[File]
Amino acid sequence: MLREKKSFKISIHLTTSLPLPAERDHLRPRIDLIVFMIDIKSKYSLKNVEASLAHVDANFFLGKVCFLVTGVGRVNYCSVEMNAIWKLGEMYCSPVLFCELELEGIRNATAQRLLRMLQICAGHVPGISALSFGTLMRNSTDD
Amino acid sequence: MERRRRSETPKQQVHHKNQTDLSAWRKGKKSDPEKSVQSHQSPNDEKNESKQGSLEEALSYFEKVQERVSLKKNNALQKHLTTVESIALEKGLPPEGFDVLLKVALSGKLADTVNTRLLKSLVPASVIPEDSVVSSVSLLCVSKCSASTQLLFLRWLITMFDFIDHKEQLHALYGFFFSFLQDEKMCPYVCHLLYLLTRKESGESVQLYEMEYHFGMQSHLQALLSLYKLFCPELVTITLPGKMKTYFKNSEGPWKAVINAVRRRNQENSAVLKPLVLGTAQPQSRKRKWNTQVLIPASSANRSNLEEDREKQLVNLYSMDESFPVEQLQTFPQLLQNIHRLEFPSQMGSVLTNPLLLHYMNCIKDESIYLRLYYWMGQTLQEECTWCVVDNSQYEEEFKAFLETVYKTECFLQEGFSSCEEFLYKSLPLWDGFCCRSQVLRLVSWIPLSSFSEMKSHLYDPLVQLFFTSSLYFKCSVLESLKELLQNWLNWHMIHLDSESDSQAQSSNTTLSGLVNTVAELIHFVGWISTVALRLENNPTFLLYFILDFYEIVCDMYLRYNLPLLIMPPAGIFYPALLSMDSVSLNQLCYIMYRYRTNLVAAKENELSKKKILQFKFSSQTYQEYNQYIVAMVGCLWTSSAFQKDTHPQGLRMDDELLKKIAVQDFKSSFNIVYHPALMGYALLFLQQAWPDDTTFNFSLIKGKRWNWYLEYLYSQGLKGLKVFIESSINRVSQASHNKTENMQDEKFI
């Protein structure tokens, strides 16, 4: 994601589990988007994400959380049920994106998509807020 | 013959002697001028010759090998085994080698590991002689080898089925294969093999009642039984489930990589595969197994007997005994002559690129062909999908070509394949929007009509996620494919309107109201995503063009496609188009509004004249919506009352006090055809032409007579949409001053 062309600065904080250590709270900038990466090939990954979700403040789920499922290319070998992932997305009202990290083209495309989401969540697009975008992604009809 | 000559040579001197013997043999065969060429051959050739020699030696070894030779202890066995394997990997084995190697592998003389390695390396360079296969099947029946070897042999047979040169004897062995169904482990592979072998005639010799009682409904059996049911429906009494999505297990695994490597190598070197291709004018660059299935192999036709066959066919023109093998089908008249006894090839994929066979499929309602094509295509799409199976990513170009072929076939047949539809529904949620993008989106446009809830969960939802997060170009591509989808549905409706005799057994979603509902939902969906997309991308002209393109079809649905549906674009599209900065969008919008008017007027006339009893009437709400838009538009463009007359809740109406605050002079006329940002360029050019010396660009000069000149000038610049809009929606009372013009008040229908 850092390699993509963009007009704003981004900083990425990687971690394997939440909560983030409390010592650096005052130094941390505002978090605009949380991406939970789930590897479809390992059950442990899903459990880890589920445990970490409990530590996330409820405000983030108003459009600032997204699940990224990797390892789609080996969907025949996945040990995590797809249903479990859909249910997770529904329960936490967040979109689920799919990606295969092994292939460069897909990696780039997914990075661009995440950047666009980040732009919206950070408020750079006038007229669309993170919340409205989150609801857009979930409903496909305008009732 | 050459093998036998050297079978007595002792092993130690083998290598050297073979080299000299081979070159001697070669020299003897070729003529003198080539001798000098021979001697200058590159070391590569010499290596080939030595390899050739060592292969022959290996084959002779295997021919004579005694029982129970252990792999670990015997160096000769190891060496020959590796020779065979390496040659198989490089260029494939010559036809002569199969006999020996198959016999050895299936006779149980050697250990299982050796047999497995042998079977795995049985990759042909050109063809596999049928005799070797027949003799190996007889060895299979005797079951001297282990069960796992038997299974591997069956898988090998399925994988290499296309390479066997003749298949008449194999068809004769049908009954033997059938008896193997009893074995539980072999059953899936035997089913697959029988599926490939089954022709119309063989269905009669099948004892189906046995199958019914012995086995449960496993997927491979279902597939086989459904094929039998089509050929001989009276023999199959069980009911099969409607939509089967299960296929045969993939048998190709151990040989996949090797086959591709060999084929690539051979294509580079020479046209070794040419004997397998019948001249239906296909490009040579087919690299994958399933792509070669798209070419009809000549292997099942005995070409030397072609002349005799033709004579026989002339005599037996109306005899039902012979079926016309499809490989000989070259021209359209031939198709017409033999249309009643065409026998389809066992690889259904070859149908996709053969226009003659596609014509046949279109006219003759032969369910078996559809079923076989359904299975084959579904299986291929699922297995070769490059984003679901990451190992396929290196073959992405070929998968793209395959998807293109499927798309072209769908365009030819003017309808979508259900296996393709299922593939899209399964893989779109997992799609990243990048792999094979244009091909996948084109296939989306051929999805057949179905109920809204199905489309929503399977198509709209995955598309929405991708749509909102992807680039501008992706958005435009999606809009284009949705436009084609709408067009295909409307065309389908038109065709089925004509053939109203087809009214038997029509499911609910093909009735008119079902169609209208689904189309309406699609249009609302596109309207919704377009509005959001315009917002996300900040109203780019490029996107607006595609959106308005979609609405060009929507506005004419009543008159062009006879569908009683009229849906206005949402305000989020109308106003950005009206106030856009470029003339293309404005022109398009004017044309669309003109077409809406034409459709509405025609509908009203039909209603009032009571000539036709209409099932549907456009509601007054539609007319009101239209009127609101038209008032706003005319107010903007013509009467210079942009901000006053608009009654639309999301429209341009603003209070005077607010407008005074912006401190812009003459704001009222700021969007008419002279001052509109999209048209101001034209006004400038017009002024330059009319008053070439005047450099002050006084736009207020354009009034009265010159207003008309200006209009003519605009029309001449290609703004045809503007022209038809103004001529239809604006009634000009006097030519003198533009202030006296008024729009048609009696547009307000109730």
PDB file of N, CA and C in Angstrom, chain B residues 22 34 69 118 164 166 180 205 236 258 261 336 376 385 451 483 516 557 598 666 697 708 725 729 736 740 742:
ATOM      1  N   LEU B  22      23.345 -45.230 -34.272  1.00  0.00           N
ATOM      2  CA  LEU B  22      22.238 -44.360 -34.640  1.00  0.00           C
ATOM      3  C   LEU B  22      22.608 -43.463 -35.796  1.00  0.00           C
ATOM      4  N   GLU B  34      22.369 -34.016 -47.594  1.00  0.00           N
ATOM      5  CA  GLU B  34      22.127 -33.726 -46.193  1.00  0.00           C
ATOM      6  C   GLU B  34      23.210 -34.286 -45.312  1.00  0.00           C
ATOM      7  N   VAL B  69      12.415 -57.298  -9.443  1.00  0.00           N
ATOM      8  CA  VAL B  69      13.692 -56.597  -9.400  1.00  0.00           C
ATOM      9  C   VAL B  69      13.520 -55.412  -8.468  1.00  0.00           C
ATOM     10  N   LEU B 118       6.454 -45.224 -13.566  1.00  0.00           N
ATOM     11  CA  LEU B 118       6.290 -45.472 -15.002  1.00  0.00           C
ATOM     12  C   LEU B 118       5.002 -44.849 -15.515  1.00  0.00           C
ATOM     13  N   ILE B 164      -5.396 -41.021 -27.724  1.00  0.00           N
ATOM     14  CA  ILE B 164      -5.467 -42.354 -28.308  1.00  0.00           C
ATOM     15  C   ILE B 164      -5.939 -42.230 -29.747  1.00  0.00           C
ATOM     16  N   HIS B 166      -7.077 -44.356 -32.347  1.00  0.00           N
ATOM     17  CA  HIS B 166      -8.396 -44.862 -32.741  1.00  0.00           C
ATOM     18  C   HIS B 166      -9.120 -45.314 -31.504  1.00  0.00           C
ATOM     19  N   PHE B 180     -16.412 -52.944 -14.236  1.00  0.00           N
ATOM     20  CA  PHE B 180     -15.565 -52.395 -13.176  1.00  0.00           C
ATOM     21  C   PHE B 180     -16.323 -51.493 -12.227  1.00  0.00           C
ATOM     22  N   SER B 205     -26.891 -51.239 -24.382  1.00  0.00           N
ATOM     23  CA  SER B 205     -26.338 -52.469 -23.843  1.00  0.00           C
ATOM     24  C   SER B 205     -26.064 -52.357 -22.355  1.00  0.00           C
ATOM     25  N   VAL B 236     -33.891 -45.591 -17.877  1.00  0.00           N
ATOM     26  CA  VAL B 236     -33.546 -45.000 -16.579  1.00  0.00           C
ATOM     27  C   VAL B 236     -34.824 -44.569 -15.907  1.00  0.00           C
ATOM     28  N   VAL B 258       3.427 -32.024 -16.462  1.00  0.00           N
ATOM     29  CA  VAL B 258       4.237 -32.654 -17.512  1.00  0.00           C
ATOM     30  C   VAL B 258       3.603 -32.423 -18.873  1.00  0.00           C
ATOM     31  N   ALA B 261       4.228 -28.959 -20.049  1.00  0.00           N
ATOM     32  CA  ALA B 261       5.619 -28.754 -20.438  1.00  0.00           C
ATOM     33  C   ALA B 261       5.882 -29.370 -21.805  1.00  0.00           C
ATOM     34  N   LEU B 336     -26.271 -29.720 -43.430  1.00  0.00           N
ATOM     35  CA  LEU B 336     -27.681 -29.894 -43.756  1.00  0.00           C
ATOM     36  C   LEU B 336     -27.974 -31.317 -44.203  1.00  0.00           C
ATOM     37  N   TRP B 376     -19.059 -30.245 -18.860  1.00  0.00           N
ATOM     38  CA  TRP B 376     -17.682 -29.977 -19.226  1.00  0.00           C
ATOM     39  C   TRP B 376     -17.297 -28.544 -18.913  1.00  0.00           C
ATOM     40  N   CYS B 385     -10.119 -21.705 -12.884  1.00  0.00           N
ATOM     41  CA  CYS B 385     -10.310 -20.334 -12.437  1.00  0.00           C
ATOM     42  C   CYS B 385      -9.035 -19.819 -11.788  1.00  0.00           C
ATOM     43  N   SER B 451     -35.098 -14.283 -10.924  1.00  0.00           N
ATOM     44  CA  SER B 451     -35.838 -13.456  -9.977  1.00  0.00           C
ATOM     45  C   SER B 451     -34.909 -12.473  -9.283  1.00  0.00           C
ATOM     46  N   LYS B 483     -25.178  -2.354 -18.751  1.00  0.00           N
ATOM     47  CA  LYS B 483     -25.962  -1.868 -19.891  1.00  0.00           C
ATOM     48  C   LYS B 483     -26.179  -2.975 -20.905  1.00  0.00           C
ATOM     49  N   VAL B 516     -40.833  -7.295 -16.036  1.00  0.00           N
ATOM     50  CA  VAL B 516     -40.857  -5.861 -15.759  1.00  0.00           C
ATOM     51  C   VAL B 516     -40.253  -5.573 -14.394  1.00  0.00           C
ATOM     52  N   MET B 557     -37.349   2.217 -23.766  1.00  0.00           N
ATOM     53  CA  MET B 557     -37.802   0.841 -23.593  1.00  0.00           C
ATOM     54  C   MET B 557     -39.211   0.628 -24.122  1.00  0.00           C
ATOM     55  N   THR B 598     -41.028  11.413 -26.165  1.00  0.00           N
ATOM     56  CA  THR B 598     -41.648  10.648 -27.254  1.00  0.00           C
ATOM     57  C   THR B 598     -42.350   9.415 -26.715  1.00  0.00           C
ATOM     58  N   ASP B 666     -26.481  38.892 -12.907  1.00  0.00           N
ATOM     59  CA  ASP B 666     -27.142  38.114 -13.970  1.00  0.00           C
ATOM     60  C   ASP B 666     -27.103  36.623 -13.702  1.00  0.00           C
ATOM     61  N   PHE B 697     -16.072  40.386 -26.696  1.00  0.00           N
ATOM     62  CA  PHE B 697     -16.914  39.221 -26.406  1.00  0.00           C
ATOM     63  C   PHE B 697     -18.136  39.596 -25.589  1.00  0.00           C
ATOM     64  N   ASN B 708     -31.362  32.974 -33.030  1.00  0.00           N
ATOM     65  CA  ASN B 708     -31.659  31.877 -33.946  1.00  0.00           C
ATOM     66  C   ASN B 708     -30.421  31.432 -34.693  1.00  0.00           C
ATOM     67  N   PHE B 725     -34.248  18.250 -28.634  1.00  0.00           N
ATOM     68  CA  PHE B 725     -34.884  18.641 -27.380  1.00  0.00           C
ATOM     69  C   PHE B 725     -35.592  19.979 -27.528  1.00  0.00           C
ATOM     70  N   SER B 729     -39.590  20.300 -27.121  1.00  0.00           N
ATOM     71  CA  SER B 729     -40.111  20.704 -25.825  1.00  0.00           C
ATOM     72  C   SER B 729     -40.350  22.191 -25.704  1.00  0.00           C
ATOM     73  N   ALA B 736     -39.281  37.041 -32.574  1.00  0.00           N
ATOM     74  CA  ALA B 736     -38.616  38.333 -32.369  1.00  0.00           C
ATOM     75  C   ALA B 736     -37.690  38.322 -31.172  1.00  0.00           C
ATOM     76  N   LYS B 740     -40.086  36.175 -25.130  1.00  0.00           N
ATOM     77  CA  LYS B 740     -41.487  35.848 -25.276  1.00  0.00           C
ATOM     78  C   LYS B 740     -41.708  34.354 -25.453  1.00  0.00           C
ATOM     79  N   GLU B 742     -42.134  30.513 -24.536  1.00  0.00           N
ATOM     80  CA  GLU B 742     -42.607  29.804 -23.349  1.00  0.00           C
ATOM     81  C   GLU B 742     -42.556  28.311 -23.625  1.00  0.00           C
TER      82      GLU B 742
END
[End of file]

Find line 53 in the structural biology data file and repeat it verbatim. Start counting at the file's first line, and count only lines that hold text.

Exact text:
ATOM     49  N   VAL B 516     -40.833  -7.295 -16.036  1.00  0.00           N